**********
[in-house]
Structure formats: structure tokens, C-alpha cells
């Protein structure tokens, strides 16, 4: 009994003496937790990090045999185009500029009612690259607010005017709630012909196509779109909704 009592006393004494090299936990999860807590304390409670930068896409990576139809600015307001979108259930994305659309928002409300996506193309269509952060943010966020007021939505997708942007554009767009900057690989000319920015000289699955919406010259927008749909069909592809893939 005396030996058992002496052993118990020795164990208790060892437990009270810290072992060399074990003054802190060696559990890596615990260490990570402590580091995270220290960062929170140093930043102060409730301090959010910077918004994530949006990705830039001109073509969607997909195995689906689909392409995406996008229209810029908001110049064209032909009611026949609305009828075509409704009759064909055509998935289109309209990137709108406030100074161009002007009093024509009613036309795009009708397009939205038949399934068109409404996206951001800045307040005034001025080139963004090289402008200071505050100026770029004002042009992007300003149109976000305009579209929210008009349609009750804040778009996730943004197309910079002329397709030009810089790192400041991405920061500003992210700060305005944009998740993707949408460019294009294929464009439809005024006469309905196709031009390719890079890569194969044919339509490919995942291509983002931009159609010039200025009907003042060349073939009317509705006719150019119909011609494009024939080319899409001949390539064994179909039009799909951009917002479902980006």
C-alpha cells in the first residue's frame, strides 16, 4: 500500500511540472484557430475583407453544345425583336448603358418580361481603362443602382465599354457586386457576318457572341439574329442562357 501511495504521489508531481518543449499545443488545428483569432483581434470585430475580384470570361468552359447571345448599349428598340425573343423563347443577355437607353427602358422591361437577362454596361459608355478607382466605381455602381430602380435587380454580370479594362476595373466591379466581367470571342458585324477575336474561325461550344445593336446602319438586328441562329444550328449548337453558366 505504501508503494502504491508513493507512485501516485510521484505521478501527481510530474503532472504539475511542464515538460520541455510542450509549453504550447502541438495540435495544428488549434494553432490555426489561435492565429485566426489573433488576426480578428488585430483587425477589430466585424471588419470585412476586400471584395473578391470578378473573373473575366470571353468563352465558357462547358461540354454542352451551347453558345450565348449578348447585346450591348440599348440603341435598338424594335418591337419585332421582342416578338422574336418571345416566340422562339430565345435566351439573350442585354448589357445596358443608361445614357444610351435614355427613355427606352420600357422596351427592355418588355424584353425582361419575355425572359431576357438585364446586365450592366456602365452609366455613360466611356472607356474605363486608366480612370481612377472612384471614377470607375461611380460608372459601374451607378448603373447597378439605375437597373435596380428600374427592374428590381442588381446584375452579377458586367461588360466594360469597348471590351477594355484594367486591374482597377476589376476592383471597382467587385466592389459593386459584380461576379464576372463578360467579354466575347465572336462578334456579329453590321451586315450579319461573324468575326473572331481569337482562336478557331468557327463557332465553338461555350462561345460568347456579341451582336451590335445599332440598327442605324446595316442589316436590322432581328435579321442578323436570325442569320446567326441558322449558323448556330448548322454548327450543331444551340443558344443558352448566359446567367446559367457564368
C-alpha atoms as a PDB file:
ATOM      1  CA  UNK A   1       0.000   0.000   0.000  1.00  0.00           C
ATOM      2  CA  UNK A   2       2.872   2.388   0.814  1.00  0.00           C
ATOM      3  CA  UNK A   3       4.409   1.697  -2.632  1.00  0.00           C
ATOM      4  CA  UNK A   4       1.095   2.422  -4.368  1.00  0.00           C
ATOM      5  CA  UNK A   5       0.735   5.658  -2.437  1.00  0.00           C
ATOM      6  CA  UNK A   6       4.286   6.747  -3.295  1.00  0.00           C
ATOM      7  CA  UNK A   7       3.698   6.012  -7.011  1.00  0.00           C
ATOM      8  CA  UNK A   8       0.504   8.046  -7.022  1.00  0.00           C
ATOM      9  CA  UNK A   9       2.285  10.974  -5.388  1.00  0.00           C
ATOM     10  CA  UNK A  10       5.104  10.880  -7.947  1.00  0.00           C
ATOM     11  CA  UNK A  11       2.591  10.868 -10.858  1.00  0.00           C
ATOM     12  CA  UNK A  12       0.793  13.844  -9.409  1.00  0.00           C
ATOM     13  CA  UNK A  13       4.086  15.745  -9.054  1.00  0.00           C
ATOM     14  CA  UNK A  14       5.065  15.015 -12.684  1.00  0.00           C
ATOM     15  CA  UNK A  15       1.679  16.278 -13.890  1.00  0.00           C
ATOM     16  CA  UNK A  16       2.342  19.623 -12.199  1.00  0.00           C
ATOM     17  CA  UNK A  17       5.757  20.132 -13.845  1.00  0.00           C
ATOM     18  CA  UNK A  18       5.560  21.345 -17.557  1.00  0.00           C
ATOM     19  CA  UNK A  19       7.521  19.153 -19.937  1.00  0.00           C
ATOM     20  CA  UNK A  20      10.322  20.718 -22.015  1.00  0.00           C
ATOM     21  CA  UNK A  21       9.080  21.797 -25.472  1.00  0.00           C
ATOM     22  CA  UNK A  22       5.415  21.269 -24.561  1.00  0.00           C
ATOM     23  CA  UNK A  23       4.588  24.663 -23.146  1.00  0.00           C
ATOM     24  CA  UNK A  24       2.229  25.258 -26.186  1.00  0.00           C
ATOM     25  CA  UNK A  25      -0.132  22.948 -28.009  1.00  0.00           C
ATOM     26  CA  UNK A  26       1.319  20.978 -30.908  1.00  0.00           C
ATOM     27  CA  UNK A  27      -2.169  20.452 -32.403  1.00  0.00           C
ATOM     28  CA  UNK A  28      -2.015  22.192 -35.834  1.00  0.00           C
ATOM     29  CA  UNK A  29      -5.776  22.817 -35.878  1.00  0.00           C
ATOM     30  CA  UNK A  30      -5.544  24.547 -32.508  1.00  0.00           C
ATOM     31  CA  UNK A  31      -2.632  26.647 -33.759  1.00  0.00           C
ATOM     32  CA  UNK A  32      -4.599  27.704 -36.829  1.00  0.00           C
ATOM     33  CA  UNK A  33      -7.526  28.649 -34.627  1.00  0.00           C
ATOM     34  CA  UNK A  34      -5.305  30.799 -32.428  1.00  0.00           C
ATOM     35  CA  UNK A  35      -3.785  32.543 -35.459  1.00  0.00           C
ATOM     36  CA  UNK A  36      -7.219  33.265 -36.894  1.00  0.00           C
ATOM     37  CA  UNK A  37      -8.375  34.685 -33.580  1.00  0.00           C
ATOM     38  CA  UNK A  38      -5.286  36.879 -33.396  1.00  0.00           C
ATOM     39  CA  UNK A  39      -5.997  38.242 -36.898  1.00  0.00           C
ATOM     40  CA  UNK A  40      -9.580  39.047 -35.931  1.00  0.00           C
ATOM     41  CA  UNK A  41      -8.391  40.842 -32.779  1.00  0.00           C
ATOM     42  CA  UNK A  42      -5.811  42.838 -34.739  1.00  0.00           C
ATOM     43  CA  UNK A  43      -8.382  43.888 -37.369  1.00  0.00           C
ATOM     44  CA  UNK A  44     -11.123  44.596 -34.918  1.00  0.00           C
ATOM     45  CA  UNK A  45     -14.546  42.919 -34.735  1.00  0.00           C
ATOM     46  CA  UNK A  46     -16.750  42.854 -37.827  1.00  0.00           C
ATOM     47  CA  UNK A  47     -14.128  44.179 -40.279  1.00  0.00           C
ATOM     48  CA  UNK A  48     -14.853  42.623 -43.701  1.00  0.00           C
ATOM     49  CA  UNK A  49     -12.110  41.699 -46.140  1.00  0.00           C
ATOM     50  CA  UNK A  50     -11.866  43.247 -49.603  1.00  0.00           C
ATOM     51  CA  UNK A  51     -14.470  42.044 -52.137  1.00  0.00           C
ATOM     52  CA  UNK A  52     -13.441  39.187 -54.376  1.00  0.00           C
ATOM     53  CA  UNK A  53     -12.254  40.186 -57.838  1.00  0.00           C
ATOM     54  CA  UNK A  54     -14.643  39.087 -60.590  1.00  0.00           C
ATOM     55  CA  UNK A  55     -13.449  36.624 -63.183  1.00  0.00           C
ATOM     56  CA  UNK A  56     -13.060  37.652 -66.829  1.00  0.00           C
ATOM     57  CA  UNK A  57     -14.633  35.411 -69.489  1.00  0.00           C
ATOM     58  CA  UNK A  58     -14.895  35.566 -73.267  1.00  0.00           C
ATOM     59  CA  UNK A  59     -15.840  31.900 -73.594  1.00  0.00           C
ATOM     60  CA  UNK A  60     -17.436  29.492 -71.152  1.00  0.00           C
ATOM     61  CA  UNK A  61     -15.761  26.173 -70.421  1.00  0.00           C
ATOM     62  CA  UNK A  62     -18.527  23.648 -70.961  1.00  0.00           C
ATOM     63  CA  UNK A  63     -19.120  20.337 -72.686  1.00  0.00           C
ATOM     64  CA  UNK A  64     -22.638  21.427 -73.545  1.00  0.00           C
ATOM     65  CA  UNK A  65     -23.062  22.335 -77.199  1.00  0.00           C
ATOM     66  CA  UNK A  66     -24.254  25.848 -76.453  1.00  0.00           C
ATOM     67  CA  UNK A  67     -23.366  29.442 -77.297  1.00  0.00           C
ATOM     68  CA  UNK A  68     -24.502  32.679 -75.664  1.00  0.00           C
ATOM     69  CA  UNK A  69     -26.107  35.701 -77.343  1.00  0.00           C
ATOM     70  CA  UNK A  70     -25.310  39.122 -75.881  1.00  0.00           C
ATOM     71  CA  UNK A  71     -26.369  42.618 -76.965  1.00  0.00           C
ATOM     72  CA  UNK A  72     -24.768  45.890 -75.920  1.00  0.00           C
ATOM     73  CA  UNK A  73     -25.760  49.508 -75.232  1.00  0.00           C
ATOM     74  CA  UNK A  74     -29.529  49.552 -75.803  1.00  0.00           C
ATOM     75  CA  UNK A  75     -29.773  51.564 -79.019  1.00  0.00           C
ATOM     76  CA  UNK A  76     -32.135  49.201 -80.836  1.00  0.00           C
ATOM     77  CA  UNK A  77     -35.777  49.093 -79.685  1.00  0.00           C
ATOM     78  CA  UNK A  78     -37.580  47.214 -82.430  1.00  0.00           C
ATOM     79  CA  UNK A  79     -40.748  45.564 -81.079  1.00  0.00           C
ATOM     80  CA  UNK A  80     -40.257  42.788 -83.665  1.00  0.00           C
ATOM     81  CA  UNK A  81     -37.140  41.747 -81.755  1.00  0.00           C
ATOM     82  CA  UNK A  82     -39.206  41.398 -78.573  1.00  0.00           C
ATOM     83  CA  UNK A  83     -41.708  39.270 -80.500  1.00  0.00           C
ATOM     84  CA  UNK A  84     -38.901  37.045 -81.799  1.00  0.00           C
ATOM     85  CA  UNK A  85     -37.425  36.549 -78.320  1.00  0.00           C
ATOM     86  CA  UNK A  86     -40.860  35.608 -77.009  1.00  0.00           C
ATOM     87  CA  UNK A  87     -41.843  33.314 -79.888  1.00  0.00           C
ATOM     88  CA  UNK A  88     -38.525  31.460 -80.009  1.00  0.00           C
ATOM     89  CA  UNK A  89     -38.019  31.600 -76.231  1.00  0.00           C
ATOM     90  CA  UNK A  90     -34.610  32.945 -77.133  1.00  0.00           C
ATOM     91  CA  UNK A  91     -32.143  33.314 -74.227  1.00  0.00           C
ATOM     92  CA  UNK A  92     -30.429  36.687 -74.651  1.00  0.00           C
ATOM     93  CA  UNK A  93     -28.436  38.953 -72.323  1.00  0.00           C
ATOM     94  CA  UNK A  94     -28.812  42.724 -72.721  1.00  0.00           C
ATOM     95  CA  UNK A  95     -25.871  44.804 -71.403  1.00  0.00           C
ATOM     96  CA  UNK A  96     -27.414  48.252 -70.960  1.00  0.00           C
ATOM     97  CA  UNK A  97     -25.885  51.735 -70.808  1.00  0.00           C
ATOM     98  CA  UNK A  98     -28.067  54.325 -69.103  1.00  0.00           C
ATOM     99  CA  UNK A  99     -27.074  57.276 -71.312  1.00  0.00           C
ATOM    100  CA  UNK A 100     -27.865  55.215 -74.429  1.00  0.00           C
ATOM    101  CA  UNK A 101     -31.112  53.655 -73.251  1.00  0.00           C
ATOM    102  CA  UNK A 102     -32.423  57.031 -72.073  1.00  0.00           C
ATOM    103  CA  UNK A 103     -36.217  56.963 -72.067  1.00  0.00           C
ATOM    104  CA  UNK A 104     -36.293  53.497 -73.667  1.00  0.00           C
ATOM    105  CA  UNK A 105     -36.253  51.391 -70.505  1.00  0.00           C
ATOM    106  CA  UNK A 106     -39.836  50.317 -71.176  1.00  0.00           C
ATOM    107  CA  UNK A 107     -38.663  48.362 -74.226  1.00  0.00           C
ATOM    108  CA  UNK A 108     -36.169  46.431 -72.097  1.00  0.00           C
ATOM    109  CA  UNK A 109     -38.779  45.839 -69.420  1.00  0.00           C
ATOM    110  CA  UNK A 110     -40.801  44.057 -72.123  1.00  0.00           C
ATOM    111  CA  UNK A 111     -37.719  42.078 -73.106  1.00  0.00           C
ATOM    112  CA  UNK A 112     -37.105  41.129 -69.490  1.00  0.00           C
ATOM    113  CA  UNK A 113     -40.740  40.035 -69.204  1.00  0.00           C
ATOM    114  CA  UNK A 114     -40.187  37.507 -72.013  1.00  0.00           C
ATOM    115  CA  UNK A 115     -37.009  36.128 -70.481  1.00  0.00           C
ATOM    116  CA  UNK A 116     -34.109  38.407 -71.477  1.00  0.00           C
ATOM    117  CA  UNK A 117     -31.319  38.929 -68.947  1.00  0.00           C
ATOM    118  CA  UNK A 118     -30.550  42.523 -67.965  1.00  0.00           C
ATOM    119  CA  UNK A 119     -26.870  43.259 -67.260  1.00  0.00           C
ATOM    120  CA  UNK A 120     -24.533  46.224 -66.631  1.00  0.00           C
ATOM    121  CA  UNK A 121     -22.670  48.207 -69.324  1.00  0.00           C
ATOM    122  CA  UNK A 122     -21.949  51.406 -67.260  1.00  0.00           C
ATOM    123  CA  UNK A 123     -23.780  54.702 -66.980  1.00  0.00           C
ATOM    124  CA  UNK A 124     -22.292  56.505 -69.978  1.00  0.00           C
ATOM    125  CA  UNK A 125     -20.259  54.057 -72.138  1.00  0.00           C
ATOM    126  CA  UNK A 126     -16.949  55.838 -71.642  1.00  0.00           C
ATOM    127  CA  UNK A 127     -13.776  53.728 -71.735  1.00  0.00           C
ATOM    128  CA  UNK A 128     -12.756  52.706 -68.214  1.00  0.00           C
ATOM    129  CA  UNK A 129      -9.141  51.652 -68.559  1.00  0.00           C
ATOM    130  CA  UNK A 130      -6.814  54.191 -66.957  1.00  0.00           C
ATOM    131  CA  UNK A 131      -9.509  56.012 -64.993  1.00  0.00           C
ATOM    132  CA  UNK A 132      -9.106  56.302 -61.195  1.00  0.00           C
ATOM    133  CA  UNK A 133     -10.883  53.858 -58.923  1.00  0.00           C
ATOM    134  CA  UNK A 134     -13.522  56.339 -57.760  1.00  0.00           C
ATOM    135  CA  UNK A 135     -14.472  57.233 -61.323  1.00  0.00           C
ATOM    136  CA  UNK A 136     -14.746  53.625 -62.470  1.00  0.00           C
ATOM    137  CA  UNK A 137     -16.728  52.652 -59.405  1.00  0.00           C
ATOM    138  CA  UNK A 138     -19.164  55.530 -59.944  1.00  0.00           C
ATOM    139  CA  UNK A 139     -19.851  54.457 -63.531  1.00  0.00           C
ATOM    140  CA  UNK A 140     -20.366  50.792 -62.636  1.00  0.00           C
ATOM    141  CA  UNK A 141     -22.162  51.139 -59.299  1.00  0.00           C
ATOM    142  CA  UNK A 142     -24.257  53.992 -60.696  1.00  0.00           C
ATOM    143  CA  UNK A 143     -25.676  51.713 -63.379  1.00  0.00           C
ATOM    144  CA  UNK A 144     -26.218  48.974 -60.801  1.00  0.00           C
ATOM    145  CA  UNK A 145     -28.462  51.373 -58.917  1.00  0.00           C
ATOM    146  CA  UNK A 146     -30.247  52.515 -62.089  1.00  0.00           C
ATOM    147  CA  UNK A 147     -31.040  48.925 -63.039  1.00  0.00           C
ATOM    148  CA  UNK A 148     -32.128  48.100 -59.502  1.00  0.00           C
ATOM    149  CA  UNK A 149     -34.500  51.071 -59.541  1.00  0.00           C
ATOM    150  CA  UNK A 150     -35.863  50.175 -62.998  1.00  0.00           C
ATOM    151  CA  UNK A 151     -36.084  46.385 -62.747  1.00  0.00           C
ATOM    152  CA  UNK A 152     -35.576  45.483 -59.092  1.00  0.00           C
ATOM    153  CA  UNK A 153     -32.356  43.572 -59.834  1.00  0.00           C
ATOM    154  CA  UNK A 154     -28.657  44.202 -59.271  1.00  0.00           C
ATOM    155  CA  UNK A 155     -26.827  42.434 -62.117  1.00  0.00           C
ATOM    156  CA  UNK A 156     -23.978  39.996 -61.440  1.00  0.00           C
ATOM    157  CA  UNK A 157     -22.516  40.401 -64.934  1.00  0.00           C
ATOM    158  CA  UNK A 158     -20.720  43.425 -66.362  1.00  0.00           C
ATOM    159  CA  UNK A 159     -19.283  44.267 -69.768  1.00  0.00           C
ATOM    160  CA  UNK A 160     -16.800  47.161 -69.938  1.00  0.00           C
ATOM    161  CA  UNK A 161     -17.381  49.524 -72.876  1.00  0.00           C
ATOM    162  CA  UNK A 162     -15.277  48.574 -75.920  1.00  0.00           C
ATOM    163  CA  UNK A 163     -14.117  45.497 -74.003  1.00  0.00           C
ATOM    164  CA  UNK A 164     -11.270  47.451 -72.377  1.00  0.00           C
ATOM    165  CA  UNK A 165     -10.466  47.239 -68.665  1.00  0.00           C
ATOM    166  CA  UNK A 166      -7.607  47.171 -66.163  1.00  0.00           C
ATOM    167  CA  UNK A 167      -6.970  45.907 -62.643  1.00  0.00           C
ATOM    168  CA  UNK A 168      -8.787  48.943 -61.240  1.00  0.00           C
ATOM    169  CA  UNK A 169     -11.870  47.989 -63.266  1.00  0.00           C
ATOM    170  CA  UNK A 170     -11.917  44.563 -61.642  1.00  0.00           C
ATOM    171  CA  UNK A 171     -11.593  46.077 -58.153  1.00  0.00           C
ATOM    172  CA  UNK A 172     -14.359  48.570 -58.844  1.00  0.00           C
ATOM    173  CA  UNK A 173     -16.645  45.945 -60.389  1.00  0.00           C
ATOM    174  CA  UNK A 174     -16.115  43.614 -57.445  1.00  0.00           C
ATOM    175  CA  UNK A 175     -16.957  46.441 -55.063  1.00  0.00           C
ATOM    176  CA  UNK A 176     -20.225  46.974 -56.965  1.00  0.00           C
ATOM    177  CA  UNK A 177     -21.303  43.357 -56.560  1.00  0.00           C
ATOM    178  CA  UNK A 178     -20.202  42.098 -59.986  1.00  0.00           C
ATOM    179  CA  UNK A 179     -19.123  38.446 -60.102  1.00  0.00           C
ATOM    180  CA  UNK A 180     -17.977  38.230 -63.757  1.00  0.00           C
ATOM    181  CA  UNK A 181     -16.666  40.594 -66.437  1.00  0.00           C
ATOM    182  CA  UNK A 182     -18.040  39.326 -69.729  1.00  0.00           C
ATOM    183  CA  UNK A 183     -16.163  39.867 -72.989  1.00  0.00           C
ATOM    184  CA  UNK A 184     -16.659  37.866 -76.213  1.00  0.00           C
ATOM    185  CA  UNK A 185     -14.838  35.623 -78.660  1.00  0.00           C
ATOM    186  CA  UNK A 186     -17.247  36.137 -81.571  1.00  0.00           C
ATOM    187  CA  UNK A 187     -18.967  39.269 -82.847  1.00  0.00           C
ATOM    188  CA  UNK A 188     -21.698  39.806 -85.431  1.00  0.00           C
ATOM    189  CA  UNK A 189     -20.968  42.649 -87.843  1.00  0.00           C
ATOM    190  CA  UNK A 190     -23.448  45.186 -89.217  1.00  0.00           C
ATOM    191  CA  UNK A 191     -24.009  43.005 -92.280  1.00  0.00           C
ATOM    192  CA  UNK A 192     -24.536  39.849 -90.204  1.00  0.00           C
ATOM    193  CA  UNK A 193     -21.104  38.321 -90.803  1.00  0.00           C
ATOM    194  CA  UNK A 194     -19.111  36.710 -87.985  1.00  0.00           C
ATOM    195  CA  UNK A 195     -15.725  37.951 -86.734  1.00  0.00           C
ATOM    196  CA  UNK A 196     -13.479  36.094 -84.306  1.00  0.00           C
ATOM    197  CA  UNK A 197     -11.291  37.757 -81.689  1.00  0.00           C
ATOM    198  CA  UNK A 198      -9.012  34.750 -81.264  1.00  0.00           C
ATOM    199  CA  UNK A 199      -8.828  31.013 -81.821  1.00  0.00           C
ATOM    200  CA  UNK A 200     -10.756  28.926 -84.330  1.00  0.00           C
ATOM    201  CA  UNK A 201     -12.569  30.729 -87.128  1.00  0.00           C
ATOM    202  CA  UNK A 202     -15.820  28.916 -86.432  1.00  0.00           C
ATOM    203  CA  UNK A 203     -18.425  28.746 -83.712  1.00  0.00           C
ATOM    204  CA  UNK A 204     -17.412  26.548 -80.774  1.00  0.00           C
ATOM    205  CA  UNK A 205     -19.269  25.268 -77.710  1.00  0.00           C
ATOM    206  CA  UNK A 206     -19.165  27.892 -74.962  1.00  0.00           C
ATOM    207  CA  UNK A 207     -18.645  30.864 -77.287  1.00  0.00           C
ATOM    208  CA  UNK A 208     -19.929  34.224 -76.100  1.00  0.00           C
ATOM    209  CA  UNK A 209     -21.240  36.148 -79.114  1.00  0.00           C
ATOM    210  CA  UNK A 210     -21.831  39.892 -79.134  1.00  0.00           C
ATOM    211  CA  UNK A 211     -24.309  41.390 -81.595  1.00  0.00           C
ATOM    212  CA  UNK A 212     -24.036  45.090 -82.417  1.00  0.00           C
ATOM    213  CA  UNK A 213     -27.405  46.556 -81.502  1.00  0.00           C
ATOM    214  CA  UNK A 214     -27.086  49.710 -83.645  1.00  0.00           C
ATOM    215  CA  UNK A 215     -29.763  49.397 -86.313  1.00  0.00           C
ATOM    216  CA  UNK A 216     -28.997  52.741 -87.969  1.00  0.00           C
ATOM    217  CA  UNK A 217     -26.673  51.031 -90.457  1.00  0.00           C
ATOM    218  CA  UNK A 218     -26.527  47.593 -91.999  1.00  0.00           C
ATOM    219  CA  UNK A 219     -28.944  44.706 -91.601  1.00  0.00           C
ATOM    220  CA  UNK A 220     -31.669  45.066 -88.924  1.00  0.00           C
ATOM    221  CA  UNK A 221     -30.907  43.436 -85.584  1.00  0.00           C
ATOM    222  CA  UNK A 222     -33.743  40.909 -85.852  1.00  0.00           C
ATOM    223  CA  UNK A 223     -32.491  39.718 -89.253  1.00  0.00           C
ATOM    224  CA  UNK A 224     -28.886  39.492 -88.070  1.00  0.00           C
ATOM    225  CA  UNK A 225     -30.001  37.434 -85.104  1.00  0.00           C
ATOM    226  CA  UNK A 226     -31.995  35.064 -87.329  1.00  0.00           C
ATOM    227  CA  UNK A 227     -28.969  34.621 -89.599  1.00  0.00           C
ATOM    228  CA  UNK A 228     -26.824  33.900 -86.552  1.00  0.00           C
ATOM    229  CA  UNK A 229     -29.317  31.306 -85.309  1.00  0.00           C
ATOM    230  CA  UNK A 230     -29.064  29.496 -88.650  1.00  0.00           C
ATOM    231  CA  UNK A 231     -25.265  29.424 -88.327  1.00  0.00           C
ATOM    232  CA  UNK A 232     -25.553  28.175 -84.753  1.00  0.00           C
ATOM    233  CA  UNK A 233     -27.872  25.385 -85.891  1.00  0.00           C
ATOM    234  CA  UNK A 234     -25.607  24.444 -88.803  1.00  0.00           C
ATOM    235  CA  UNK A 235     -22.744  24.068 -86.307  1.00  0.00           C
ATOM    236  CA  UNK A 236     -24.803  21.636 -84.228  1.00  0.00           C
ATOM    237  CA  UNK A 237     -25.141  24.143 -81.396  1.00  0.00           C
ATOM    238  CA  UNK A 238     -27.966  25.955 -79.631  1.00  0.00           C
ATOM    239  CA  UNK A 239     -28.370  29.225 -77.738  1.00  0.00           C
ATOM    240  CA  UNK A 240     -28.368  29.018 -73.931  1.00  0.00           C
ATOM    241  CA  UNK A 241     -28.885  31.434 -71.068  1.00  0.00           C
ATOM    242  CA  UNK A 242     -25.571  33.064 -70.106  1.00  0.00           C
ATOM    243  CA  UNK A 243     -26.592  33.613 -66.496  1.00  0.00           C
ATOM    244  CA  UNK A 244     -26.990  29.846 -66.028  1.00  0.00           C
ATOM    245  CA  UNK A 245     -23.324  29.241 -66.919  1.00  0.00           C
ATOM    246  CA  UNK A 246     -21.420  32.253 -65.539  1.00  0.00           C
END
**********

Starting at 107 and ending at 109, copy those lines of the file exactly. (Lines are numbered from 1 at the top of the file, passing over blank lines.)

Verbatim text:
ATOM    102  CA  UNK A 102     -32.423  57.031 -72.073  1.00  0.00           C
ATOM    103  CA  UNK A 103     -36.217  56.963 -72.067  1.00  0.00           C
ATOM    104  CA  UNK A 104     -36.293  53.497 -73.667  1.00  0.00           C